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Hoffmann, R. A wiki for the life sciences where authorship matters. Nature Genetics (2008)

Helicobacter pylori cag-type IV secretion system facilitates corpus colonization to induce precancerous conditions in Mongolian gerbils.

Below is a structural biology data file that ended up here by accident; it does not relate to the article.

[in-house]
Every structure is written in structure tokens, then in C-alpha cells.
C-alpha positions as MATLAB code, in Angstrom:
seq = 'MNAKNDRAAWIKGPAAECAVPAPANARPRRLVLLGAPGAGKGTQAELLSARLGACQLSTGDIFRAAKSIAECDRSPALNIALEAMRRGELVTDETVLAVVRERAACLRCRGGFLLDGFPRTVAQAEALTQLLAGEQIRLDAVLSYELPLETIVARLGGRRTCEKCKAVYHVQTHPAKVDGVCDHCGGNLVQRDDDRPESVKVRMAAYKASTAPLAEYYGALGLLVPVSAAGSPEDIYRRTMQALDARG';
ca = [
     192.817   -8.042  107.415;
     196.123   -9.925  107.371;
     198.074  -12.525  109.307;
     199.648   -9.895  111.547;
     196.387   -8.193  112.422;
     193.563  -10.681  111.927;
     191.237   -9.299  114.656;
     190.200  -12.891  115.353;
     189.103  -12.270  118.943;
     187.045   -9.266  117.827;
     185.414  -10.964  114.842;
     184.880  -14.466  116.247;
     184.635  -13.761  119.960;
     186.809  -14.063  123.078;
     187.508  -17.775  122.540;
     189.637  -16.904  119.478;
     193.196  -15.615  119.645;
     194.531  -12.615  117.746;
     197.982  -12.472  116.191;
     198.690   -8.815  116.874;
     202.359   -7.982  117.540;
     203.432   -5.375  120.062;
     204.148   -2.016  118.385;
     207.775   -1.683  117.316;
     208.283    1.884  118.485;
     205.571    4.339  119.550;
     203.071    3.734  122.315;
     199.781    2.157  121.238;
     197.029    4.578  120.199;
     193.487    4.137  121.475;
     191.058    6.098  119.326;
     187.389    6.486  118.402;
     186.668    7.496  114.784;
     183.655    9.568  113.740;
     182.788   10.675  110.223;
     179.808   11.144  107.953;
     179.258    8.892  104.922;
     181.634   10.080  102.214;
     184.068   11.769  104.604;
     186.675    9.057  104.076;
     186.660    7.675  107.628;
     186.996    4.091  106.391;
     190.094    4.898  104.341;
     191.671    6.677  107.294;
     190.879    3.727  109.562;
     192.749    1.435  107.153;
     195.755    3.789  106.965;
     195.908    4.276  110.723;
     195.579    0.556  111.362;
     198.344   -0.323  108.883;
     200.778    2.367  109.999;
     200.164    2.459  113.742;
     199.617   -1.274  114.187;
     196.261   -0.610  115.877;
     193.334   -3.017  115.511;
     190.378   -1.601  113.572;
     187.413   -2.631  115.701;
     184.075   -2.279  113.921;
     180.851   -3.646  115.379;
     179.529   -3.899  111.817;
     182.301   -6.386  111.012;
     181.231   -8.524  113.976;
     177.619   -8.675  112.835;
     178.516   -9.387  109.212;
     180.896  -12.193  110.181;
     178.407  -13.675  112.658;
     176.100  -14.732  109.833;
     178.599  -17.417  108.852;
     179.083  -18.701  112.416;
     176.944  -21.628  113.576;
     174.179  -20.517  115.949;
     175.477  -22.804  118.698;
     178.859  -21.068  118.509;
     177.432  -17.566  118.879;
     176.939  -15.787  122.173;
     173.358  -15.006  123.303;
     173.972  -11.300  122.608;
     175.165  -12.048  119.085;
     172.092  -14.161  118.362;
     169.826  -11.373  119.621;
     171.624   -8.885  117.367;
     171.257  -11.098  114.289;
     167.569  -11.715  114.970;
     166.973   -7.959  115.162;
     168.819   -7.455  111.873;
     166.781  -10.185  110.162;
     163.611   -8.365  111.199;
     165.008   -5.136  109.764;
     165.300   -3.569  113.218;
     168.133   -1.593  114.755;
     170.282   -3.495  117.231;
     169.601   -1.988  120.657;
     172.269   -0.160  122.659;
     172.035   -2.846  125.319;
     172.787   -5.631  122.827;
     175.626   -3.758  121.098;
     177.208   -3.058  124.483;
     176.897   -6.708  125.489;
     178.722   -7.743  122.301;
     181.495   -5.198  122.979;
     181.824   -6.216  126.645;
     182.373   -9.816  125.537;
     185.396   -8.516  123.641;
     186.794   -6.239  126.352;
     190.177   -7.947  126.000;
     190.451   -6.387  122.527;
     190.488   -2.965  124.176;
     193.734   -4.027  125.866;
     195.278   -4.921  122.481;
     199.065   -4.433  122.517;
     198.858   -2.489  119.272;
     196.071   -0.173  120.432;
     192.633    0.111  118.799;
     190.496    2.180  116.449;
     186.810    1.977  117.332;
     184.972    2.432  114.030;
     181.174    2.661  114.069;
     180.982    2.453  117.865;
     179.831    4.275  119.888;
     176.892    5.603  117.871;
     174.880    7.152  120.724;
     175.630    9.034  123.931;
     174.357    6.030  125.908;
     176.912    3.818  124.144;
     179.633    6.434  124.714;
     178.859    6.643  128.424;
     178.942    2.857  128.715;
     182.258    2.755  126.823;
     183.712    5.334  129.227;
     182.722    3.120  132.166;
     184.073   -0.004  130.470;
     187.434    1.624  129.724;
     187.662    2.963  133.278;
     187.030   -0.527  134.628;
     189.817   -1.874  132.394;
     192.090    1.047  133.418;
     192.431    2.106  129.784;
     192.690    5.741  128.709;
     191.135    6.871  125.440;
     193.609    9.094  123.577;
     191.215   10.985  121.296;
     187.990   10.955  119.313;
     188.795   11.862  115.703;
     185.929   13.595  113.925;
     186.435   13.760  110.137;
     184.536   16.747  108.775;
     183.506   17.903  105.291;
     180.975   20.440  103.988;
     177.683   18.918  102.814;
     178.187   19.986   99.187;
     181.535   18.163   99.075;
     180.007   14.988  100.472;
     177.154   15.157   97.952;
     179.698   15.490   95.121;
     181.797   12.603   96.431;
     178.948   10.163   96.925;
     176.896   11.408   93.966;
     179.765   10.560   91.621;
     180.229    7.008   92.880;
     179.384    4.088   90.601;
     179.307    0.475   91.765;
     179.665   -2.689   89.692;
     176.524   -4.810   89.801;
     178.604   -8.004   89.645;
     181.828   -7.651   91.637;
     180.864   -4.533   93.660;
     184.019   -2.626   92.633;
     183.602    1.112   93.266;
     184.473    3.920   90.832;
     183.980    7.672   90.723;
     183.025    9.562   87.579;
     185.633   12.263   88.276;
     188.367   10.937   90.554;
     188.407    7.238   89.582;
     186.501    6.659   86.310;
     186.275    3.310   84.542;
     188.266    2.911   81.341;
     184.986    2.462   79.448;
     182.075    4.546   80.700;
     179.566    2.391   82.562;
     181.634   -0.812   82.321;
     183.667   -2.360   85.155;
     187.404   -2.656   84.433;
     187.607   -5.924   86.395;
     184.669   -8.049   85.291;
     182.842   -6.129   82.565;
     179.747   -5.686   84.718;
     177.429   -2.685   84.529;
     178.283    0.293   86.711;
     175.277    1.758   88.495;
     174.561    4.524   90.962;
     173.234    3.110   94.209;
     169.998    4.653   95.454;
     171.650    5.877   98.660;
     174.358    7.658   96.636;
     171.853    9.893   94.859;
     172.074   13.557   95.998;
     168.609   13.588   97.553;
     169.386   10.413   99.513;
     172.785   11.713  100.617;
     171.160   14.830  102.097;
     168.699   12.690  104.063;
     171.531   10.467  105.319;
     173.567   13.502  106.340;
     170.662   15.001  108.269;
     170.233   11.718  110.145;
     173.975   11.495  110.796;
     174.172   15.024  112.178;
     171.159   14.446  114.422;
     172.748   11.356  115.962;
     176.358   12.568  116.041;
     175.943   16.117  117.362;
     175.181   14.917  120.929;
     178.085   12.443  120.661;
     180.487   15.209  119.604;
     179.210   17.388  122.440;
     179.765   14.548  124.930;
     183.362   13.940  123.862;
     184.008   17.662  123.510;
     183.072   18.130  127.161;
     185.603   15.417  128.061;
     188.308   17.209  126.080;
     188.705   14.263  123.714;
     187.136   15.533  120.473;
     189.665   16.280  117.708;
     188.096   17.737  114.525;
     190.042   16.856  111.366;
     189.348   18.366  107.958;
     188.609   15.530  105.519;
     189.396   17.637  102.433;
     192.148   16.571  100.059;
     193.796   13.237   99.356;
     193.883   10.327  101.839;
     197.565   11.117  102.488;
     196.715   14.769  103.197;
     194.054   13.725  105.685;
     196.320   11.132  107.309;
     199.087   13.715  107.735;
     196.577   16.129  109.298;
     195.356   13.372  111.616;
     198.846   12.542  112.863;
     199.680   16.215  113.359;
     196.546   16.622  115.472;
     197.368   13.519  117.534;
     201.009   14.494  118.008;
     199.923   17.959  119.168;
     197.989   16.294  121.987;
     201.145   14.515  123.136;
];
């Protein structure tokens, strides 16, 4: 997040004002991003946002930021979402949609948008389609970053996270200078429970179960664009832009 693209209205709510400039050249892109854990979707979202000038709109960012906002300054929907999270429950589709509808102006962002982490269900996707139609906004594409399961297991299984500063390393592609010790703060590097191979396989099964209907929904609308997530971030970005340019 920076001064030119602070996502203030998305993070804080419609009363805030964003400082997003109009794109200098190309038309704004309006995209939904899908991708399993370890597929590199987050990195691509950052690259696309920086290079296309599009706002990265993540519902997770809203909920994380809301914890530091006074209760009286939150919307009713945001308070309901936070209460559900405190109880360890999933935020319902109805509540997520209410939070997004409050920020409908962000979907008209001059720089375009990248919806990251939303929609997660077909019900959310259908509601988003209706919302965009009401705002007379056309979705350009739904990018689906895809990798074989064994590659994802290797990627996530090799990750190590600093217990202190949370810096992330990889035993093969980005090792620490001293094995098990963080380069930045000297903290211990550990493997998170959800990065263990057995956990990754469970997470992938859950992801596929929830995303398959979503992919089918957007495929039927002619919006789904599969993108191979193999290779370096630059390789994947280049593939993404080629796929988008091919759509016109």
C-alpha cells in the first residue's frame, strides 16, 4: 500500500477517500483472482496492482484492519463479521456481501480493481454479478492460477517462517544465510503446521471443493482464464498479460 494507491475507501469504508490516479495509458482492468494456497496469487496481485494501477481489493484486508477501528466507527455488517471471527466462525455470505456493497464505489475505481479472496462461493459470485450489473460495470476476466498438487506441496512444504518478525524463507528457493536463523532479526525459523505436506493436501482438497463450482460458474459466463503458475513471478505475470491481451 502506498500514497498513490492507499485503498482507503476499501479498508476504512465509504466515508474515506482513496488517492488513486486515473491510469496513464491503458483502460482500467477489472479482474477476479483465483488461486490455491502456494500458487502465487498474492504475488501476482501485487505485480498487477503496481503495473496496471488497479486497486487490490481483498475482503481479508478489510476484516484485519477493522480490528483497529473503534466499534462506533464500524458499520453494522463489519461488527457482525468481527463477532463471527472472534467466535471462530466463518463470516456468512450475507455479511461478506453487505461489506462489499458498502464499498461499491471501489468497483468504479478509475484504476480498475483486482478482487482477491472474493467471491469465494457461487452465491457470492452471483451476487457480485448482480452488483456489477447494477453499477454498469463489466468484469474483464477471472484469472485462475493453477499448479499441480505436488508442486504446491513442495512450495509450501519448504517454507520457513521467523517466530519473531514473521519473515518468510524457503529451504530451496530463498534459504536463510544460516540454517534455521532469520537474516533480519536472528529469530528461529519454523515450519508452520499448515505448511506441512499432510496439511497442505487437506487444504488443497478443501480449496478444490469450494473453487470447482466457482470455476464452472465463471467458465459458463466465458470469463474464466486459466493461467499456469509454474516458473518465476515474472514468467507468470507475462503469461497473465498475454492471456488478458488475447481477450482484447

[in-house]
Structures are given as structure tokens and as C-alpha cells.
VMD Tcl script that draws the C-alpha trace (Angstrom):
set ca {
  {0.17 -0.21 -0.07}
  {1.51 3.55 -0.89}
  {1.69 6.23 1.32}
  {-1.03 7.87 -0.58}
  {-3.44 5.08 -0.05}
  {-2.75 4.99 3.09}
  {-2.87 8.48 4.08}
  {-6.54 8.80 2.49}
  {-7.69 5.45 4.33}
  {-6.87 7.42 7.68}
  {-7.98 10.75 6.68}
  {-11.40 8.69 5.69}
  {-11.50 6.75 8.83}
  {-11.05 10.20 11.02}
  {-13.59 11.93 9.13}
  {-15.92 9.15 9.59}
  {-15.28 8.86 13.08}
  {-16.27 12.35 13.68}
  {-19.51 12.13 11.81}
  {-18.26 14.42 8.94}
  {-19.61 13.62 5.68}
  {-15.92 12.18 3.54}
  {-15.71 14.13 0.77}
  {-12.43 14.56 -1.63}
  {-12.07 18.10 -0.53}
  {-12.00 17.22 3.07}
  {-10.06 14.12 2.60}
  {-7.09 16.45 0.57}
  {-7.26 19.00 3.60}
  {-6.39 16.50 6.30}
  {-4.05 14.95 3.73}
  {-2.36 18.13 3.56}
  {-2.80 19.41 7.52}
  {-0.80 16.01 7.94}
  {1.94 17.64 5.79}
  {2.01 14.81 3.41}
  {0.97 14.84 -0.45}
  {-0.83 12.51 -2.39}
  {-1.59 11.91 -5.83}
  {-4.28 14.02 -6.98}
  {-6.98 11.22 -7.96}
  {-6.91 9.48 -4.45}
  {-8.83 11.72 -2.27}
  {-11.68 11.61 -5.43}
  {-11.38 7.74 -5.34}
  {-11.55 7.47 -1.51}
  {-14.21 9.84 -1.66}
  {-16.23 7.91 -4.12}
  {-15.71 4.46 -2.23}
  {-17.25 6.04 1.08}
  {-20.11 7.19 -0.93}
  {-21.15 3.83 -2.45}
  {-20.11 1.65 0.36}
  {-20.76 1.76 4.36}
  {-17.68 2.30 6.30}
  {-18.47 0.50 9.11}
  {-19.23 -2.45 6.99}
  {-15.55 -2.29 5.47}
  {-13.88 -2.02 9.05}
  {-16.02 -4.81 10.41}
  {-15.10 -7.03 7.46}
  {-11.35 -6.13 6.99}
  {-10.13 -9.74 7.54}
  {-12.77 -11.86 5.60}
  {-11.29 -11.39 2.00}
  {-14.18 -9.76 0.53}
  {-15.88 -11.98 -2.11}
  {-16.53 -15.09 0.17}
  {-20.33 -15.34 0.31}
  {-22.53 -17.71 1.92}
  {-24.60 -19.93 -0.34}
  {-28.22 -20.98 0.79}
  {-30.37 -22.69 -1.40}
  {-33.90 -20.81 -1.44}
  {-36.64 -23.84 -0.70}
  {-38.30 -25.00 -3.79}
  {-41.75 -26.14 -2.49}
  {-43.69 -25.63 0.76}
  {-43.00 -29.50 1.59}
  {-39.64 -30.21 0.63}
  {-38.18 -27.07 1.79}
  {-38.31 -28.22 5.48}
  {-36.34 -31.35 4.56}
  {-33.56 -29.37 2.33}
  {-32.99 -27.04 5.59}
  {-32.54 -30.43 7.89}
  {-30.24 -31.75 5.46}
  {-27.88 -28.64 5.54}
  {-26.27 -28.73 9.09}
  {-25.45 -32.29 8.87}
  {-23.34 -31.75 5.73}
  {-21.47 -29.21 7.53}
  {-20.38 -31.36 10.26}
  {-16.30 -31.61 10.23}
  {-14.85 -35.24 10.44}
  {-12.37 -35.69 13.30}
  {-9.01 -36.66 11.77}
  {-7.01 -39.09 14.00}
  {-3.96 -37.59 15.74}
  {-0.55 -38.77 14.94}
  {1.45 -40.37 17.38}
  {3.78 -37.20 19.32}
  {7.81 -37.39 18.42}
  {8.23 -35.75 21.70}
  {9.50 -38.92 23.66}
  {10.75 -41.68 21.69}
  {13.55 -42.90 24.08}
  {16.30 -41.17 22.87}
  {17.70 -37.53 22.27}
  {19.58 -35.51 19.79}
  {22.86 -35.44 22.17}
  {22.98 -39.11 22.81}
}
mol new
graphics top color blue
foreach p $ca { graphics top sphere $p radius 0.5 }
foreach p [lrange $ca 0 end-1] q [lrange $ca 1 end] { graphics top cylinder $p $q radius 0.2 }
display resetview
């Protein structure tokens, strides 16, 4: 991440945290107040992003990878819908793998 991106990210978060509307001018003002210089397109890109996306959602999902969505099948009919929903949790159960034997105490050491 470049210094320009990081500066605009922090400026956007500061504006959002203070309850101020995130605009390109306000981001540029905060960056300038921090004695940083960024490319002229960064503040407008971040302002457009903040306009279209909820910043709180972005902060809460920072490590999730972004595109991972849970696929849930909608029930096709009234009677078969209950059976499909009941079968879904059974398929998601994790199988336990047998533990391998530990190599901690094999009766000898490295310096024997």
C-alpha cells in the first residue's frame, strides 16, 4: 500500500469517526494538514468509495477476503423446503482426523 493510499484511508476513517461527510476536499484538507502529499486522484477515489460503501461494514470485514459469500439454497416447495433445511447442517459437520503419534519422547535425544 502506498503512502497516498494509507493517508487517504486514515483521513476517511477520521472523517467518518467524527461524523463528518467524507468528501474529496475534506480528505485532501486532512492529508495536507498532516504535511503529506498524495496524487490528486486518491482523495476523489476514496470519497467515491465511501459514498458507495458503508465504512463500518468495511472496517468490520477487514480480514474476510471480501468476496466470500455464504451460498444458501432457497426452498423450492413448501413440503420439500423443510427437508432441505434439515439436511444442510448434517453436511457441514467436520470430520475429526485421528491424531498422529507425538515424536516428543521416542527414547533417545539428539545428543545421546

BACKGROUND & AIMS: Epidemiological studies suggest that atrophic corpus-dominant gastritis is an increased risk factor for gastric carcinogenesis. The role of the Helicobacter pylori type IV secretion system (T4SS) for pathogenesis in the Mongolian gerbil model was explored. METHODS: Mongolian gerbils were infected for 32 weeks either with H. pylori type I strain B128 or with isogenic mutant strain B128delta cytotoxin-associated gene (cagY) or B128delta cagA , defective in T4SS or in the production of its effector protein CagA, respectively. Quantitative H. pylori reisolation was performed from the gastric antrum and corpus separately, cytokines were measured by quantitative reverse-transcription polymerase chain reaction, and gastric pH and hormones were determined. RESULTS: B128-infected gerbils harbored high numbers of bacteria in the gastric antrum and corpus, whereas B128delta cagY and B128delta cagA colonized the antrum more densely than the corpus. All infected animals showed a strong antral inflammation and epithelial cell proliferation. B128-infected, rather than mutant-infected, gerbils presented a severe transmural inflammation with huge lymph aggregates, increased proliferation, significant atrophy, and mucous gland metaplasia in the corpus. Plasma gastrin levels and gastric pH values were significantly increased only in B128-infected gerbils. In all infected animals, the expression of the proinflammatory cytokines interleukin 1beta, interferon gamma, and growth-regulated protein was considerably increased in the antrum, but only in wild type-infected animals was an increase seen in the corpus mucosa. CONCLUSIONS: The presence of an intact T4SS allows H. pylori to colonize the gastric corpus. This results in atrophic corpus-dominant gastritis, a severe precancerous condition, thus highlighting T4SS and CagA as major risk factors for gastric cancer development.[1]


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